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Review: BlackBerry Q10 for AT&T

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Jun 8, 2013, 2:48 PM   by Eric M. Zeman

BlackBerry returns to its roots with the Q10, a smartphone that claims to offer the best of both worlds: a QWERTY keyboard for typing and a touch interface paired with a modern operating system. Did BlackBerry get the combination right with the Q10?

Is It Your Type?

If you need a smartphone that has real keys on which to peck out emails, and you're a fan of the traditional BlackBerry design, then the BlackBerry Q10, with its physical QWERTY keyboard, could be your... type. There are trade-offs, however, with this particular form factor that are worth weighing.


The Q10 is a compact device. BlackBerry did not miss a single detail in crafting an excellent piece of hardware. There are definitely trade-offs with this design - such as the Q10's smaller screen - but that's part and parcel with this form factor. BlackBerry put its years of experience to good use. The Q10 has the look of a traditional BlackBerry, not unlike the Bold line from several years ago. It has a glossy glass front that's offset by the four-row keyboard. I like that BlackBerry put the chrome-colored frets between the rows. The carbon fiber pattern of the battery cover doesn't look bad at all. The Q10 has a classic, if a bit conservative, appearance that shouldn't embarrass anyone.

The Q10 has an excellent feel to it all around. BlackBerry chose its materials well, and manufactured the device with a high degree of care. The phone feels like a (not too heavy) block of metal. All the seams are tight and the different surfaces and panels fit together well. The small size makes it easy to hold and use. It is balanced well, and is easy to operate with either one or two hands. It will surely fit into most pockets without any trouble, though it is weighty enough that you won't forget it is there.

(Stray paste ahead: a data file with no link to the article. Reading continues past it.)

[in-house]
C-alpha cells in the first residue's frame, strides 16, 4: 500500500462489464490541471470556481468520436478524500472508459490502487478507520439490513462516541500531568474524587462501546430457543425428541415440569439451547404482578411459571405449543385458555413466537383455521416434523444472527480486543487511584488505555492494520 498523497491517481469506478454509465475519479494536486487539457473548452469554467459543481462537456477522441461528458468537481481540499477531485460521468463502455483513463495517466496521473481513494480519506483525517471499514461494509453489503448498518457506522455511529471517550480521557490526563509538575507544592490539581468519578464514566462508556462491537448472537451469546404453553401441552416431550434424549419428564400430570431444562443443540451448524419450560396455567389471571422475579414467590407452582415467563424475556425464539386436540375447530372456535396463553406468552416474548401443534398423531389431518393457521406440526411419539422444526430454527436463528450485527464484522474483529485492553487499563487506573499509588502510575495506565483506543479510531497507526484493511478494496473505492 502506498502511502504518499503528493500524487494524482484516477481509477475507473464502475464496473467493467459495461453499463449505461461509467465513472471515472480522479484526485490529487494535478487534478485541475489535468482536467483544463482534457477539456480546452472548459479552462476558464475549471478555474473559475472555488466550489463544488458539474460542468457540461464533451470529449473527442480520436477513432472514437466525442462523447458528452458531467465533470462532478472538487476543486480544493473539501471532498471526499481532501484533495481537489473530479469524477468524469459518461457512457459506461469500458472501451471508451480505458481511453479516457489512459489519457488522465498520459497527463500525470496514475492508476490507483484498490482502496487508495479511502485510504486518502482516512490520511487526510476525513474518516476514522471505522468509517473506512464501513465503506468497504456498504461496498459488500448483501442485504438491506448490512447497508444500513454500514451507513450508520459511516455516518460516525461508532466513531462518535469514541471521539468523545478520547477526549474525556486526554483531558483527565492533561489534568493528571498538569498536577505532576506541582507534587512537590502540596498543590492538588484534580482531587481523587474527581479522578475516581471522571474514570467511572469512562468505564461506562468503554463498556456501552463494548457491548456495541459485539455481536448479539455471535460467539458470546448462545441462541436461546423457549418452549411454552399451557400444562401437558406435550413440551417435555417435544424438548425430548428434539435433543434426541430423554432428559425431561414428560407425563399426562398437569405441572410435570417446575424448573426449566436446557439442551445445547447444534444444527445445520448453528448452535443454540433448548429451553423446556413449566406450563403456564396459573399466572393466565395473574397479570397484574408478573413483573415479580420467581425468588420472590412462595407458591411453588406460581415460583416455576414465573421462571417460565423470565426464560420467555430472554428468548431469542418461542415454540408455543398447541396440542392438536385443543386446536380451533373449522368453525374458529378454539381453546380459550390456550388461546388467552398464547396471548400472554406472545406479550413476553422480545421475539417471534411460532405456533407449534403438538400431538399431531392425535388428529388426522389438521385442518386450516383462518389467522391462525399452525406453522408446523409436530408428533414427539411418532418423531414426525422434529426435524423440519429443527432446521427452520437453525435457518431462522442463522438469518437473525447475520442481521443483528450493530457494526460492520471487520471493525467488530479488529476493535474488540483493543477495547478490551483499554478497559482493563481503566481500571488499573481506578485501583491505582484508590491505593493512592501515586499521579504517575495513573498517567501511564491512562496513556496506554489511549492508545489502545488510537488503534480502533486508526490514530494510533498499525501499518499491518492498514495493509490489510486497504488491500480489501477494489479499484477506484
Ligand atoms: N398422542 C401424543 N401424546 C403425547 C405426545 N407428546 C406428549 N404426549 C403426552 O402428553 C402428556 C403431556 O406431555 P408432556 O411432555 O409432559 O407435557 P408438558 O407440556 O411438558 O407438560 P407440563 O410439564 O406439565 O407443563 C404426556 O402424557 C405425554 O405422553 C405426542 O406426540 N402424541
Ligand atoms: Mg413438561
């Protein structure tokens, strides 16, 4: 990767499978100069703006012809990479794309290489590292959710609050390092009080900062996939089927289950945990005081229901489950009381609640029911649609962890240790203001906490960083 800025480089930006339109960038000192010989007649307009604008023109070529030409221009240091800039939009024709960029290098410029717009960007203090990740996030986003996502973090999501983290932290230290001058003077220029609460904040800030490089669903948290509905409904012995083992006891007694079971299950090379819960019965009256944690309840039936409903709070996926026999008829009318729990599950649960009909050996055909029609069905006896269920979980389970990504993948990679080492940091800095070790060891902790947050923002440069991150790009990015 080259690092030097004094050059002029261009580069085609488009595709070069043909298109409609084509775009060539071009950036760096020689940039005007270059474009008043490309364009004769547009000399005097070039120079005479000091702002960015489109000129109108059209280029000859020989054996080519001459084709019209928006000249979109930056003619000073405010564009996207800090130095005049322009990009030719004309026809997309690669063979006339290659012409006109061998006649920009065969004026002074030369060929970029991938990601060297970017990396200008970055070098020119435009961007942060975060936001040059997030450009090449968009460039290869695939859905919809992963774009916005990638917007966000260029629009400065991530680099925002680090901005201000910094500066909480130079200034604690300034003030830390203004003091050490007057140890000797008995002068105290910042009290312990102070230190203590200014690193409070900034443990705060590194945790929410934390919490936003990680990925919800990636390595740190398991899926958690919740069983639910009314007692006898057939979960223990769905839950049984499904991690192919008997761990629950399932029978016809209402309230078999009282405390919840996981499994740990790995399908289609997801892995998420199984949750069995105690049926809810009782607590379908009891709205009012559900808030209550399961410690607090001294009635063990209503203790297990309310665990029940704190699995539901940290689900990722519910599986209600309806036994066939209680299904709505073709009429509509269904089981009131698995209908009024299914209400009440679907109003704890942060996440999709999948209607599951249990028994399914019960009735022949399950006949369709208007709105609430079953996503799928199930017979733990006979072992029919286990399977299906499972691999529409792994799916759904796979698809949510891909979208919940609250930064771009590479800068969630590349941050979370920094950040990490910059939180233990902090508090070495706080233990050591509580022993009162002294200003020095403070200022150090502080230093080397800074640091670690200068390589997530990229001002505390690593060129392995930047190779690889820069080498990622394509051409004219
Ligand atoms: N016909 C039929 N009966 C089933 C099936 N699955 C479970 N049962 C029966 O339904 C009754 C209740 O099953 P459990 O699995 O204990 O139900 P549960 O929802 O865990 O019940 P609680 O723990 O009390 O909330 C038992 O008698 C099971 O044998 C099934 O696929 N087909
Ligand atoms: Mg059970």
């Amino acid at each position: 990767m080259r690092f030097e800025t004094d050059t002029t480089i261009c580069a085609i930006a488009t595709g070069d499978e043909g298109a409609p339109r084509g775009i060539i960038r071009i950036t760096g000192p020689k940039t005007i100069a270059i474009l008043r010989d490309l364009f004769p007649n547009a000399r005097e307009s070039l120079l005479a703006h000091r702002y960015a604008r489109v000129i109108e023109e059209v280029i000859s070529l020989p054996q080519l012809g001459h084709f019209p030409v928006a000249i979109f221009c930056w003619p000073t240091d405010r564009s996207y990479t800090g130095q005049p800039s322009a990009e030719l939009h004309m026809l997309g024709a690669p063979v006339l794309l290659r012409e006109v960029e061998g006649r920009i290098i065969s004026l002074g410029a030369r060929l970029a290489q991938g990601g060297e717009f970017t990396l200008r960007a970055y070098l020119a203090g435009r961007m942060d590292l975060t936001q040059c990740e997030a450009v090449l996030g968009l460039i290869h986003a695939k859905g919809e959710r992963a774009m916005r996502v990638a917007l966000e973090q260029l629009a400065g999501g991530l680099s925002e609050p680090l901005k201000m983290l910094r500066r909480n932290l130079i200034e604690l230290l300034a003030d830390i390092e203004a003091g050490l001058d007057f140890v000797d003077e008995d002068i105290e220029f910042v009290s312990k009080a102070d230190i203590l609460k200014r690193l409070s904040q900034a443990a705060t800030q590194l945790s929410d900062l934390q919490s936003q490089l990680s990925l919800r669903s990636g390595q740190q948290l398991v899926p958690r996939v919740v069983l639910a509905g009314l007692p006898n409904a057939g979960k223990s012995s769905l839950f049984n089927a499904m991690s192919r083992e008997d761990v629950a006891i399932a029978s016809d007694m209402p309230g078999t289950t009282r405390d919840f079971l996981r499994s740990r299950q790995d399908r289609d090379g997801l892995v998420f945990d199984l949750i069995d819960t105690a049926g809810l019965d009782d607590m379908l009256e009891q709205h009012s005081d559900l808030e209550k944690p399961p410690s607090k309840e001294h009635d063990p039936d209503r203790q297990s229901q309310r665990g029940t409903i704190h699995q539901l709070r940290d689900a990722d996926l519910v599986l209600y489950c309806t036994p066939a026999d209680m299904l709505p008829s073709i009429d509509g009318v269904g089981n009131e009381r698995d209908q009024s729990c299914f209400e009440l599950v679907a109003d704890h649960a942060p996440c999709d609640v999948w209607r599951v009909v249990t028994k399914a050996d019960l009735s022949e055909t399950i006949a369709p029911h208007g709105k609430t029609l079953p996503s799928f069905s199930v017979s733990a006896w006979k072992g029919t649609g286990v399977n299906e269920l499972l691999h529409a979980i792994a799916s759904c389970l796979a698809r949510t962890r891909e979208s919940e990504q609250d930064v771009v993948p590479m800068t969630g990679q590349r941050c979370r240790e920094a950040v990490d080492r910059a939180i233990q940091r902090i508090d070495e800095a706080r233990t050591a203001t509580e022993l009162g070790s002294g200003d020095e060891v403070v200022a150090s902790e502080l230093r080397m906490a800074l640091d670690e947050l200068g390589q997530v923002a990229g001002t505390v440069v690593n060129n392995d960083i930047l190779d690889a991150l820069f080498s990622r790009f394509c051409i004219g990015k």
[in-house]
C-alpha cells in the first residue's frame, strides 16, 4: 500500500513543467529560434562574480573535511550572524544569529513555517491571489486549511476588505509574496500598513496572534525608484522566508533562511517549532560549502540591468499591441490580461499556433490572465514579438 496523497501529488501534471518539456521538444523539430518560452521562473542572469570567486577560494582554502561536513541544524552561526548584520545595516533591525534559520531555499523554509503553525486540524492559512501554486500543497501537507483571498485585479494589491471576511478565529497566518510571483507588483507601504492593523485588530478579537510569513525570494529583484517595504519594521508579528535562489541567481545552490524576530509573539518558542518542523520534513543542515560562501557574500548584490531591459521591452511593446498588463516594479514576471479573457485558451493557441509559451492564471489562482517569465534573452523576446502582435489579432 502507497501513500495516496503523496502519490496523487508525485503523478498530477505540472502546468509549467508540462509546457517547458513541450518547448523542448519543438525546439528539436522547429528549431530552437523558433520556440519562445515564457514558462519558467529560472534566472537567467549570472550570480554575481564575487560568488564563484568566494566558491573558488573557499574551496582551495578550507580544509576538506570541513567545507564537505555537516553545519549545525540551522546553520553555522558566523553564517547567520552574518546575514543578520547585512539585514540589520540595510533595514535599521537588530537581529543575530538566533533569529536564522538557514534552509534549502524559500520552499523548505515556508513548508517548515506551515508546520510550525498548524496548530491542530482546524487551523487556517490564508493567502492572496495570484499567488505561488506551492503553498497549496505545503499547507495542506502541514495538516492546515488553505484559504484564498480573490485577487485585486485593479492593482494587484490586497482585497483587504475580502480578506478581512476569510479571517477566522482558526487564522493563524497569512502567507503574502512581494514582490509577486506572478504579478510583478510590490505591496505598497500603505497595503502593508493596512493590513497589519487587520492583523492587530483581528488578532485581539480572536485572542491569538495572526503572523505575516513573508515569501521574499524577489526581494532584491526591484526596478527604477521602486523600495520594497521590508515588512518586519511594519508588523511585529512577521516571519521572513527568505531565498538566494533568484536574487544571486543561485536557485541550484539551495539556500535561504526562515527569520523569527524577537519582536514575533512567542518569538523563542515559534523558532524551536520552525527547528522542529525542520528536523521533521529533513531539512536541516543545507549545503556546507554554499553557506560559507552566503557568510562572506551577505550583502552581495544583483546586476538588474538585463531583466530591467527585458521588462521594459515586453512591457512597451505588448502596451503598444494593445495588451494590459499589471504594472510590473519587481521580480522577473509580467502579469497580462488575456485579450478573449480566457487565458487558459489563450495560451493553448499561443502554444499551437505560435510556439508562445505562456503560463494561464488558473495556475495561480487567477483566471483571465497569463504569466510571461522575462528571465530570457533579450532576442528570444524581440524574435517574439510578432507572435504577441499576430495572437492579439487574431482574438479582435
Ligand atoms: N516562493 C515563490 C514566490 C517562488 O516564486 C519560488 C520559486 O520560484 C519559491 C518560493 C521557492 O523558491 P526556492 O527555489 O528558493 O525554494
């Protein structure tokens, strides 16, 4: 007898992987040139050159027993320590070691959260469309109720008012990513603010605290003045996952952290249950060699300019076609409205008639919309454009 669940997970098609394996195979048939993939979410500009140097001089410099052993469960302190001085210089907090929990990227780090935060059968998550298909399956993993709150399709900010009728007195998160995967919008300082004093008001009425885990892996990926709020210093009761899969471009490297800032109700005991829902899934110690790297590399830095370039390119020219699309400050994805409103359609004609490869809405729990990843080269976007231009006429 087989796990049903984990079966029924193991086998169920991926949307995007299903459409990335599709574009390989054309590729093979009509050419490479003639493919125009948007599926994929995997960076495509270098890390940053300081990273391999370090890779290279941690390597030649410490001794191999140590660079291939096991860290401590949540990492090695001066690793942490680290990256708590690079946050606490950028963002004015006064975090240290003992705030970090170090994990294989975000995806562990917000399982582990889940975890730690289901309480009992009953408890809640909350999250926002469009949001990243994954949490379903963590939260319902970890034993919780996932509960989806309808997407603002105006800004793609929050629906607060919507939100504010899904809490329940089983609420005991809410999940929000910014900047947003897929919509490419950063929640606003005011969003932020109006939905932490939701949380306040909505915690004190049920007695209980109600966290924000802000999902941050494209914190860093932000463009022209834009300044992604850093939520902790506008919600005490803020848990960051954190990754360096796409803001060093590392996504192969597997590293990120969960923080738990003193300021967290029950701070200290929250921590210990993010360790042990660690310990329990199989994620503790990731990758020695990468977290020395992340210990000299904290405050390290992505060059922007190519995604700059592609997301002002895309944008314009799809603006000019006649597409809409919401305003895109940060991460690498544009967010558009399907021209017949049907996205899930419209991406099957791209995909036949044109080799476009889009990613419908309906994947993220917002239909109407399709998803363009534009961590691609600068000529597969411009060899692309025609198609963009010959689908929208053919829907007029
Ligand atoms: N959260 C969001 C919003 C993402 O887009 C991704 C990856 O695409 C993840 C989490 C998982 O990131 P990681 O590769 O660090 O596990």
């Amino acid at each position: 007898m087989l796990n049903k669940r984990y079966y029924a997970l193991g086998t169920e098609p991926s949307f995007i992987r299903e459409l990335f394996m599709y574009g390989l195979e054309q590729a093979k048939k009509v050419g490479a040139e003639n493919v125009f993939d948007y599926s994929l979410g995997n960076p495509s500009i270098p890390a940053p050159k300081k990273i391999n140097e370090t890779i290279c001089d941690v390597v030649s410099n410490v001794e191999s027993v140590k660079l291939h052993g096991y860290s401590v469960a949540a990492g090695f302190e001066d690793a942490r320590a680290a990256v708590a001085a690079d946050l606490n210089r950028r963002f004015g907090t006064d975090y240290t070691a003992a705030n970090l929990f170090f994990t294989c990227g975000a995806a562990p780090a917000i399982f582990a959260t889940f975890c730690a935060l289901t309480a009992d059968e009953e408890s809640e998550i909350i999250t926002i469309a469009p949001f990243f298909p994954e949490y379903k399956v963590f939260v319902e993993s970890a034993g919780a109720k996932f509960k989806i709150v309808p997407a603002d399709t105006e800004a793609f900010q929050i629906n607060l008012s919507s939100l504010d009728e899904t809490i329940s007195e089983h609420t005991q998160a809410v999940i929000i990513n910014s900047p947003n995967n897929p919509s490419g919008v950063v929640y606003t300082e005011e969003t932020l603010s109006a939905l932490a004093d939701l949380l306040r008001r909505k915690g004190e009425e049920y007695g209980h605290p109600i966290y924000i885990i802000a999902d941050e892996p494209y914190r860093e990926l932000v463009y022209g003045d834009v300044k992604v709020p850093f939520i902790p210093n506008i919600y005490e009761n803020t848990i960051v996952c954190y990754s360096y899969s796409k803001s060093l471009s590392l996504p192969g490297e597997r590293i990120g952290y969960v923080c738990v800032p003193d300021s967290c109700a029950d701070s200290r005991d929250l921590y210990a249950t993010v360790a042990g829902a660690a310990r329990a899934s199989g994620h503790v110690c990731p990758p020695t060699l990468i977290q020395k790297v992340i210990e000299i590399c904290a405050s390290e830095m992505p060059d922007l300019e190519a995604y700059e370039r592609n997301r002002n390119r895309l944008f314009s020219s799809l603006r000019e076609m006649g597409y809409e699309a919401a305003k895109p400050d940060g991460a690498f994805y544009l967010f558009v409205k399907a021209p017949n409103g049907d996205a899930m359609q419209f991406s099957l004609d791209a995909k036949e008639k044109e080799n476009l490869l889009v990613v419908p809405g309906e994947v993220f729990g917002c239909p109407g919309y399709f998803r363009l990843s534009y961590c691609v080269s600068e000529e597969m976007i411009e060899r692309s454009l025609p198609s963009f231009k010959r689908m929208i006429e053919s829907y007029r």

The front of the Q10 is split between the screen and the keyboard. The upper two-thirds of the device's front is covered by a glossy piece of glass that was pretty good about hiding fingerprints. The lower third is reserved for the keyboard. There is no row of navigation or action keys; there is no BlackBerry button; there is no optical mouse nor trackball.

One thing BlackBerry did with the Q10 was to get rid of the slightly curved keyboard shape of devices such as the Bold. The Q10's keyboard runs straight across. The keys themselves are nicely shaped, with a slight slant that makes them easier to find. The slant also makes your fingers less prone to slip off and hit the wrong key. The keys are not offset as they are on a regular keyboard, but are instead lined up in a grid. The travel and feedback is perfect, and there's no mushiness to the keyboard at all. After typing (or Swyping) on glass for years, I forgot how helpful a physical keyboard can be.

The rest of the controls are laid out in standard BlackBerry form. The microUSB and mini HDMI ports are both on the left side of the phone. They are positioned directly next to one another so the device can be dropped into a dock of some sort (the Z10's ports are positioned in the exact same way). The screen lock button is on the top. I found it easy to locate and use, but the button made a nasty clacking sound when pressed. The stereo headphone jack is on top, too.

The volume toggle and action button are on the right side, aligned in a strip of chrome-colored plastic. Each button is distinct. The up and down volume buttons are separated by the user-definable action key. I found it easy to tell which of the three buttons my fingers were touching. The travel and action of all three buttons was excellent, but they made the same loud sound as the screen lock button.

The battery cover forms about 80% of the Q10's back surface. It's easy to remove with a small amount of downward pressure. The Q10 has a removable battery. The microSD card can be swapped without removing the battery.

In all, the Q10 is solid hardware from BlackBerry that is sure to make the old guard happy.

About the author, Eric M. Zeman:

Eric has been covering the mobile telecommunications industry for 17 years at various print and online publications. He studied at Rutgers Newark and University of Kentucky, and has a degree in writing. He likes playing guitar, attending concerts, listening to music, and driving sports cars.

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